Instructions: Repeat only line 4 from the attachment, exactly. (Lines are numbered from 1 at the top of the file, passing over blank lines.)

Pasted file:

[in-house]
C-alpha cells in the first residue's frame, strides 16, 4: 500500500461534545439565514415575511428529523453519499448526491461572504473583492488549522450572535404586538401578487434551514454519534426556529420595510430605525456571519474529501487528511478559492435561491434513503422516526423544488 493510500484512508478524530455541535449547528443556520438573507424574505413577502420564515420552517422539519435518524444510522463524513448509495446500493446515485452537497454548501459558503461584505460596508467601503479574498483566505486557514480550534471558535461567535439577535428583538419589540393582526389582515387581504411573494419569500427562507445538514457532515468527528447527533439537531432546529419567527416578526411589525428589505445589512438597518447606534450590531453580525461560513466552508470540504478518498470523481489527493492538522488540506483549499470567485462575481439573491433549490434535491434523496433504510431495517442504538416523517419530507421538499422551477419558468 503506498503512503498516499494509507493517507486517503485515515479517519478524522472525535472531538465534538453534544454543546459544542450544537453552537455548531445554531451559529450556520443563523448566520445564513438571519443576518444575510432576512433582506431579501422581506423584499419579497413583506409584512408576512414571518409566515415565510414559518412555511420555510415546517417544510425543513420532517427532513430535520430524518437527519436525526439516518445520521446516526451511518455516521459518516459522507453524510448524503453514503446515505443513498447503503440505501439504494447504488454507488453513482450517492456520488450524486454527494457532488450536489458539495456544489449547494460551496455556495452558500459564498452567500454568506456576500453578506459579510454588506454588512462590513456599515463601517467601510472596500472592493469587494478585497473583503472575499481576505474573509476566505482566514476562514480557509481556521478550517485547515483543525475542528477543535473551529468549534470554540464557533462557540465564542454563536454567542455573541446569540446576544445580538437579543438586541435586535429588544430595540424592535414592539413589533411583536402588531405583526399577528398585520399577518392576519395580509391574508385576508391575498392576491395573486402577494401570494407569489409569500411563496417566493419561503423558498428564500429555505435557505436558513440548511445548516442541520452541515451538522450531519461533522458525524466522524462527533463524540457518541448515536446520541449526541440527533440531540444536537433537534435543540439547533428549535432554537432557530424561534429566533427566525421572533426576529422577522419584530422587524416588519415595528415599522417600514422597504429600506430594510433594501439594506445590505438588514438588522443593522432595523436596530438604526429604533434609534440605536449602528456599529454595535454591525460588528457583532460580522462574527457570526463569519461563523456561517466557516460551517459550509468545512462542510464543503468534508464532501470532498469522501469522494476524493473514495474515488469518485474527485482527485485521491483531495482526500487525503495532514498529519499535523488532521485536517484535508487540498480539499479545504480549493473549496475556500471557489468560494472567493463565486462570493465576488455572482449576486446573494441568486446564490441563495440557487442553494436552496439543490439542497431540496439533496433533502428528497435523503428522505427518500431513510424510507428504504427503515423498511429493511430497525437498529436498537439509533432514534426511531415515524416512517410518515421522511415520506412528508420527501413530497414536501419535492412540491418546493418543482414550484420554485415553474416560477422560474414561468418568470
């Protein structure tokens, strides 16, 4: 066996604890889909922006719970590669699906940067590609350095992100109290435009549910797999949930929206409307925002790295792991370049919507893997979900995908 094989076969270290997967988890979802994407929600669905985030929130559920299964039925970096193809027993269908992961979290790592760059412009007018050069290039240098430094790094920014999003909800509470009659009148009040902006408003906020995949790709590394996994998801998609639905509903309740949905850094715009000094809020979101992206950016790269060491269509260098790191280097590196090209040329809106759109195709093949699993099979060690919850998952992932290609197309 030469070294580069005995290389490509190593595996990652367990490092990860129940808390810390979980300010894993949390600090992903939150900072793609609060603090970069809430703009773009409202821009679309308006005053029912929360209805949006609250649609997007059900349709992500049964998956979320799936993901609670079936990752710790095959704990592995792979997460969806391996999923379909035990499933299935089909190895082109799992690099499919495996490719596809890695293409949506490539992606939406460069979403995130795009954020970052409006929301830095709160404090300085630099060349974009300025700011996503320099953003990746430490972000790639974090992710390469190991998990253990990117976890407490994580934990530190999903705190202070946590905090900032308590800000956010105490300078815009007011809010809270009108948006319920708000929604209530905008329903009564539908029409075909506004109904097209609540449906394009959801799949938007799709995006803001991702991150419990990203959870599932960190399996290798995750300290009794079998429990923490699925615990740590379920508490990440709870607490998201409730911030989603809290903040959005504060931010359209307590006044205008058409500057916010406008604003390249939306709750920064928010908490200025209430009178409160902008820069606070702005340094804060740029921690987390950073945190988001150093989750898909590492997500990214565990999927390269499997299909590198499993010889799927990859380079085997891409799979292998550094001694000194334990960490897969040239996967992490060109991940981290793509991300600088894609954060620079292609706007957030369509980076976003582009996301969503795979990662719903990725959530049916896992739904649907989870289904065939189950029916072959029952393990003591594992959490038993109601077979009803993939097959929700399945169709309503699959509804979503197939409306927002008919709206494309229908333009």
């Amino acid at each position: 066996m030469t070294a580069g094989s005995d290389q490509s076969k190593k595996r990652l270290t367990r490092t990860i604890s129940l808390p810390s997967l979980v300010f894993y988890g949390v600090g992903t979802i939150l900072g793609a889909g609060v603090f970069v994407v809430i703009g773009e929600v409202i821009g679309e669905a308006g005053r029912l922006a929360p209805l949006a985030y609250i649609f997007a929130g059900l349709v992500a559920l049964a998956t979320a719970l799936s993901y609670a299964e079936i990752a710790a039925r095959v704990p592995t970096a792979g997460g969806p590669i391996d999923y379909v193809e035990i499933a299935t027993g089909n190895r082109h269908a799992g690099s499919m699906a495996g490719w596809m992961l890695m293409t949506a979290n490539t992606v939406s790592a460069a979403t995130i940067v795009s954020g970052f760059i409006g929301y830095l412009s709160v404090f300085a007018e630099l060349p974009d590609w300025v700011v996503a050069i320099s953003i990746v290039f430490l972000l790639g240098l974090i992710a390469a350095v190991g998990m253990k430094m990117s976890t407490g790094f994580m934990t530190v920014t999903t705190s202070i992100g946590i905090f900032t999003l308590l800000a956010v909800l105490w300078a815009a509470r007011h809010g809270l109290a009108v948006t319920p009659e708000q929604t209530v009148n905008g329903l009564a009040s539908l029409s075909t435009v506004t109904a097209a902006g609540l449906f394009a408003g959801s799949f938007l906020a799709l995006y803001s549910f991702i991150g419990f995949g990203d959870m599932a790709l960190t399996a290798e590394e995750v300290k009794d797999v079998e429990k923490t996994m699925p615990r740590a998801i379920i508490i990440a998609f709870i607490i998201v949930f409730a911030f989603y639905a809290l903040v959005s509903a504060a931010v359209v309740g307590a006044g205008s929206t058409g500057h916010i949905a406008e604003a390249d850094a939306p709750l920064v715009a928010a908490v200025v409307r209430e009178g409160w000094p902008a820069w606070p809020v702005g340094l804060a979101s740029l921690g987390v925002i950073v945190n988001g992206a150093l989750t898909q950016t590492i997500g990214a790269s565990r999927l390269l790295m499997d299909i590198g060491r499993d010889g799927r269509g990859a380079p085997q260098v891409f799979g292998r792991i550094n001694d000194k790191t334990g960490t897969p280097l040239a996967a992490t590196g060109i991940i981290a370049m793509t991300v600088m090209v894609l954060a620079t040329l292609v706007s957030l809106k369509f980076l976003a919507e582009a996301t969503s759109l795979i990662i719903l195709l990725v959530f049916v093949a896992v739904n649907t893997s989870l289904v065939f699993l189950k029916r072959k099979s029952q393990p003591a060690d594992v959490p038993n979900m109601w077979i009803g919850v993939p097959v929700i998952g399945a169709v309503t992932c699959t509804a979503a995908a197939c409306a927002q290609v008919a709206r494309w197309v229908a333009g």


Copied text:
């Amino acid at each position: 066996m030469t070294a580069g094989s005995d290389q490509s076969k190593k595996r990652l270290t367990r490092t990860i604890s129940l808390p810390s997967l979980v300010f894993y988890g949390v600090g992903t979802i939150l900072g793609a889909g609060v603090f970069v994407v809430i703009g773009e929600v409202i821009g679309e669905a308006g005053r029912l922006a929360p209805l949006a985030y609250i649609f997007a929130g059900l349709v992500a559920l049964a998956t979320a719970l799936s993901y609670a299964e079936i990752a710790a039925r095959v704990p592995t970096a792979g997460g969806p590669i391996d999923y379909v193809e035990i499933a299935t027993g089909n190895r082109h269908a799992g690099s499919m699906a495996g490719w596809m992961l890695m293409t949506a979290n490539t992606v939406s790592a460069a979403t995130i940067v795009s954020g970052f760059i409006g929301y830095l412009s709160v404090f300085a007018e630099l060349p974009d590609w300025v700011v996503a050069i320099s953003i990746v290039f430490l972000l790639g240098l974090i992710a390469a350095v190991g998990m253990k430094m990117s976890t407490g790094f994580m934990t530190v920014t999903t705190s202070i992100g946590i905090f900032t999003l308590l800000a956010v909800l105490w300078a815009a509470r007011h809010g809270l109290a009108v948006t319920p009659e708000q929604t209530v009148n905008g329903l009564a009040s539908l029409s075909t435009v506004t109904a097209a902006g609540l449906f394009a408003g959801s799949f938007l906020a799709l995006y803001s549910f991702i991150g419990f995949g990203d959870m599932a790709l960190t399996a290798e590394e995750v300290k009794d797999v079998e429990k923490t996994m699925p615990r740590a998801i379920i508490i990440a998609f709870i607490i998201v949930f409730a911030f989603y639905a809290l903040v959005s509903a504060a931010v359209v309740g307590a006044g205008s929206t058409g500057h916010i949905a406008e604003a390249d850094a939306p709750l920064v715009a928010a908490v200025v409307r209430e009178g409160w000094p902008a820069w606070p809020v702005g340094l804060a979101s740029l921690g987390v925002i950073v945190n988001g992206a150093l989750t898909q950016t590492i997500g990214a790269s565990r999927l390269l790295m499997d299909i590198g060491r499993d010889g799927r269509g990859a380079p085997q260098v891409f799979g292998r792991i550094n001694d000194k790191t334990g960490t897969p280097l040239a996967a992490t590196g060109i991940i981290a370049m793509t991300v600088m090209v894609l954060a620079t040329l292609v706007s957030l809106k369509f980076l976003a919507e582009a996301t969503s759109l795979i990662i719903l195709l990725v959530f049916v093949a896992v739904n649907t893997s989870l289904v065939f699993l189950k029916r072959k099979s029952q393990p003591a060690d594992v959490p038993n979900m109601w077979i009803g919850v993939p097959v929700i998952g399945a169709v309503t992932c699959t509804a979503a995908a197939c409306a927002q290609v008919a709206r494309w197309v229908a333009g």